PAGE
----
Measuring Law’s Normative Force
40 Pages Posted: 23 May 2023 Last revised: 6 Nov 2023
Date Written: May 23, 2023
An important question in legal theory and policy is when people are willing to put aside their policy preferences to uphold higher-order legal values. That is, when does constitutional or international law, for instance, have “normative force”? Around two-dozen experimental studies have attempted to measure this question empirically, but their designs contain an inherent limitation. While they are interested in gauging the effect of internalizing a norm, they measure only the effect of exposure to that norm. This is significant because subjects in the treatment group whose priors are strongly contrary to the treatment message on the legality of a policy may effectively be “treatment resistant”: it is difficult to successfully treat them because their prior beliefs on the issue are entrenched; as a result, they simply do not believe the treatment message. This treatment failure attenuates any effects, and where a significant portion of the treatment and/or control group is not successfully treated, the results will be biased toward small, null, or even backfire findings. This article first formally models the mechanism underlying experiments on law’s normative force. I then demonstrate a methodological solution to the problem of treatment resistance. By using the experimental treatment as an instrumental variable and employing a post-treatment treatment-uptake test, the researcher can estimate the causal effect of the real explanatory variable of interest: sincerely holding a belief about a policy’s higher-order lawfulness. Using new data from a 2022 survey experiment conducted on US residents, I illustrate this method for three constitutional or international law issues. The theoretical and empirical results together suggest that backfire effects documented by some studies do not reflect a tepid or negative response against the legal source per se, but rather reflect treatment resistance. These findings suggest that we should re-evaluate the existing body of experimental studies on law’s normative force, and they should prompt researchers to reconsider how we conduct future research in this domain.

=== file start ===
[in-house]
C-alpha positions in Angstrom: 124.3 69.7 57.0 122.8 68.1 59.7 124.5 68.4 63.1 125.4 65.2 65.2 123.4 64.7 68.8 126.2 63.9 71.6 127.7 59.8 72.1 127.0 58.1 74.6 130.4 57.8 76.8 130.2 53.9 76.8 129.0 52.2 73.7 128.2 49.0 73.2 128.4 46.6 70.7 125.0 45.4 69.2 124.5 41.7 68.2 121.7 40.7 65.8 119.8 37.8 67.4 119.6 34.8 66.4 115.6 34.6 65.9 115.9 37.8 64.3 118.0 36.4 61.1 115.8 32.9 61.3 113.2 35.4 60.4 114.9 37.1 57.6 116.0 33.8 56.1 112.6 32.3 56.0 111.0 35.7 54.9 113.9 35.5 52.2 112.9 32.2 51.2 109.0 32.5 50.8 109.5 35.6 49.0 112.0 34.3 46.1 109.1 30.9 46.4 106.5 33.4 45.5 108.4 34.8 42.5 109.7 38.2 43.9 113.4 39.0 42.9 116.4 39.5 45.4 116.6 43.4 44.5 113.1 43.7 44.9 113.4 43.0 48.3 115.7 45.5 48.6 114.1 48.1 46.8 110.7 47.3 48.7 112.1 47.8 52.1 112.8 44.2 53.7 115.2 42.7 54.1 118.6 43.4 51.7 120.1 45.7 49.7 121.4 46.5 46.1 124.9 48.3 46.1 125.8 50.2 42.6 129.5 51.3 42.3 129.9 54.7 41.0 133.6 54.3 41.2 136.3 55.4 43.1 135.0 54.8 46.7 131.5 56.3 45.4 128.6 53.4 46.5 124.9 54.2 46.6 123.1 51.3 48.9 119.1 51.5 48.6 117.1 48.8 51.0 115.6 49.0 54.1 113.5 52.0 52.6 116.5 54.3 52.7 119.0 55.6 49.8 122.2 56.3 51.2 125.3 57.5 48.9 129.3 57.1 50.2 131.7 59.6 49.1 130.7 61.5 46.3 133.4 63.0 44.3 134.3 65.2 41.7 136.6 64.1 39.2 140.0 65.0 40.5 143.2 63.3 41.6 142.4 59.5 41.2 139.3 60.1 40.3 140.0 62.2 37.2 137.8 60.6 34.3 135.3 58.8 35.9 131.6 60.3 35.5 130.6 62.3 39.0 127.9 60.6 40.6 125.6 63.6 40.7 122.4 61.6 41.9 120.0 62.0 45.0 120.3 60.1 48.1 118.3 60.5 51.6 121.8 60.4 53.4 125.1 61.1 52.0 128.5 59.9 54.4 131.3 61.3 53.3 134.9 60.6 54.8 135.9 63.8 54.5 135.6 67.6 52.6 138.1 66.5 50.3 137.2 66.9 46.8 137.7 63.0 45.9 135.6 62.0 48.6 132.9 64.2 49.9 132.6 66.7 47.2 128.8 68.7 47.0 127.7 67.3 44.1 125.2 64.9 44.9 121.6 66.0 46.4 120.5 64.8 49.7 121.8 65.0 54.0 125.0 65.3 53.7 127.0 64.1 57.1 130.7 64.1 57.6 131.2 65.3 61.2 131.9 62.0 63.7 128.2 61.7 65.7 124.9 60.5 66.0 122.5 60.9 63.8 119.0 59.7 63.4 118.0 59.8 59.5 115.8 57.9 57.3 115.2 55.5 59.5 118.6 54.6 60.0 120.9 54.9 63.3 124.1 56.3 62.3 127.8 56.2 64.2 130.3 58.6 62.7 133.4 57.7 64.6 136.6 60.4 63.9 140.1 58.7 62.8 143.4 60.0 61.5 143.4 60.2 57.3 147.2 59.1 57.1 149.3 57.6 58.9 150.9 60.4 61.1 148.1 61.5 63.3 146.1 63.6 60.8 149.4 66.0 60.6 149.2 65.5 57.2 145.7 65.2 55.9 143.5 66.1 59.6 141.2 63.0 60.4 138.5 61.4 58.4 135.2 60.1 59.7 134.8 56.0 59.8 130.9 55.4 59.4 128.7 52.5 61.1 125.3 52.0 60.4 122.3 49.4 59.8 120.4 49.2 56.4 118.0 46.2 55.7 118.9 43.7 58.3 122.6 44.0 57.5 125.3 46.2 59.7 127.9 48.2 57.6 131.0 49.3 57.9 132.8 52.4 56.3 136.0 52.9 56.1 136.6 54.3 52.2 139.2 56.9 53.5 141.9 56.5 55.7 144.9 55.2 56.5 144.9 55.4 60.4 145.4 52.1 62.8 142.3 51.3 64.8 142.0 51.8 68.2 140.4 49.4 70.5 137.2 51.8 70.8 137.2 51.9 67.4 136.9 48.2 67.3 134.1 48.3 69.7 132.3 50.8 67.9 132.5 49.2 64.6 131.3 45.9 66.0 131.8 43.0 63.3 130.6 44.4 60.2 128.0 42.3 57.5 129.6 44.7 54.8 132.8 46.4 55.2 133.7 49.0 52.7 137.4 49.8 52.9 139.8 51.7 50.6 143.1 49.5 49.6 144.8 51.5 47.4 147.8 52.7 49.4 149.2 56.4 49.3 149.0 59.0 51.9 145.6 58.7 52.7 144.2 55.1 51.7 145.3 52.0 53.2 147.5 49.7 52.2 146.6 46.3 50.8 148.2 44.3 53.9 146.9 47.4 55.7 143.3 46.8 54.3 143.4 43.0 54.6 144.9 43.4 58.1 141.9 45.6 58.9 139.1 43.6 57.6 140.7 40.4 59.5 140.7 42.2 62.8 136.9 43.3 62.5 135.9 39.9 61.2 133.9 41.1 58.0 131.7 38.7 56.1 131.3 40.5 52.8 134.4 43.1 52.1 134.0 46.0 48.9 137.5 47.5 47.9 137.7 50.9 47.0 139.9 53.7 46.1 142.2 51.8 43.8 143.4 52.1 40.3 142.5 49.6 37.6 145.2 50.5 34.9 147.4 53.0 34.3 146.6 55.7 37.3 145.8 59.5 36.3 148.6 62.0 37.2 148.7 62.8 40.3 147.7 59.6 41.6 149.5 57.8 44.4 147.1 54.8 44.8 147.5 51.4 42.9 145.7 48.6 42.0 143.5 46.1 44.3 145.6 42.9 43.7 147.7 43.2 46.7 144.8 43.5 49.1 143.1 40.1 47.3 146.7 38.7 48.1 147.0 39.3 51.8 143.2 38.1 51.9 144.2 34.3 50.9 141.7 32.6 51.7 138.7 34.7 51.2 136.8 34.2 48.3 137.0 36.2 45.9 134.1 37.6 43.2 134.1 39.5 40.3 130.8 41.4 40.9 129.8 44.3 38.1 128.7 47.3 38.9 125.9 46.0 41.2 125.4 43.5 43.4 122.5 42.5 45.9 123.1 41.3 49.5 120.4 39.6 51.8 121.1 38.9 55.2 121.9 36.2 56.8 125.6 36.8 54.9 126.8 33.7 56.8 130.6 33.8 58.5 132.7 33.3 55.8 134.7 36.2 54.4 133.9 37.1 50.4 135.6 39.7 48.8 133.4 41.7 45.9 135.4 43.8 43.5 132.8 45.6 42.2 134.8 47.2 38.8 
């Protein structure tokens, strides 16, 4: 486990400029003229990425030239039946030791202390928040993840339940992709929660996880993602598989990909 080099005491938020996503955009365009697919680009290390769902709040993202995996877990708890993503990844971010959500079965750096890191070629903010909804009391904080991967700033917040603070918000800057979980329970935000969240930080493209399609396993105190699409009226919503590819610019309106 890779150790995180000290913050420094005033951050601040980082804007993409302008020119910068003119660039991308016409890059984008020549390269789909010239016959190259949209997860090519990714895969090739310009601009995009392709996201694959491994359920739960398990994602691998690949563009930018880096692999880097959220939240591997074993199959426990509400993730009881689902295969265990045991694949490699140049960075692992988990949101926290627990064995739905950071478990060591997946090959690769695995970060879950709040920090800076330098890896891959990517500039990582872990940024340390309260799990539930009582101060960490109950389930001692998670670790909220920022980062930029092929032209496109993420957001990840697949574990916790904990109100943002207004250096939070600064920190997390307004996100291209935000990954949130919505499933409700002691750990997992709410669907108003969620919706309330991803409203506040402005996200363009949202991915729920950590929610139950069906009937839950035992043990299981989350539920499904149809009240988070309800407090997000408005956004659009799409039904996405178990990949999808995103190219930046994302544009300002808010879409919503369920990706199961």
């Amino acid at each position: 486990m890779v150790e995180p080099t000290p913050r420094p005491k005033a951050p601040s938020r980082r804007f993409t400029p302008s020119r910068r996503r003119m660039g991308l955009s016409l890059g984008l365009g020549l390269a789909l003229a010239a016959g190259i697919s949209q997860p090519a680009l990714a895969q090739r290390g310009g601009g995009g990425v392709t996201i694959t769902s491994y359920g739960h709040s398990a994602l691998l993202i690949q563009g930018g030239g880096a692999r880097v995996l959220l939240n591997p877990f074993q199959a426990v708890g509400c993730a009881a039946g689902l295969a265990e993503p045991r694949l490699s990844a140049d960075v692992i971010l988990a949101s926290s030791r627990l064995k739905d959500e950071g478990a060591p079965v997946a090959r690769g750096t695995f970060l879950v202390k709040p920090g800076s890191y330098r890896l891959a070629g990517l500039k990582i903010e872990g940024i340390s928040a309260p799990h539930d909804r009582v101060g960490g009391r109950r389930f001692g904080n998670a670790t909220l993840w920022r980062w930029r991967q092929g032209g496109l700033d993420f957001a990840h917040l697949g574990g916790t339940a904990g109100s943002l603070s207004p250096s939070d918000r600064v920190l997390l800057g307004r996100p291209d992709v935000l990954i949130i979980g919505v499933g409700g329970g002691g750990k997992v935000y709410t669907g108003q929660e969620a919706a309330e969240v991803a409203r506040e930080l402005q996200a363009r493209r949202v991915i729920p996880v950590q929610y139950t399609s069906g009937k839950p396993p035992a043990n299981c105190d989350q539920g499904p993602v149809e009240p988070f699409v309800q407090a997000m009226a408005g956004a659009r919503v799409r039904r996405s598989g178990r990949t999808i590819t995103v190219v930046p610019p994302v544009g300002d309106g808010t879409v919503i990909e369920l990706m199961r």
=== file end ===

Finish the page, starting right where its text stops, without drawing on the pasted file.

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Keywords: Experiments, constitutional law, norms
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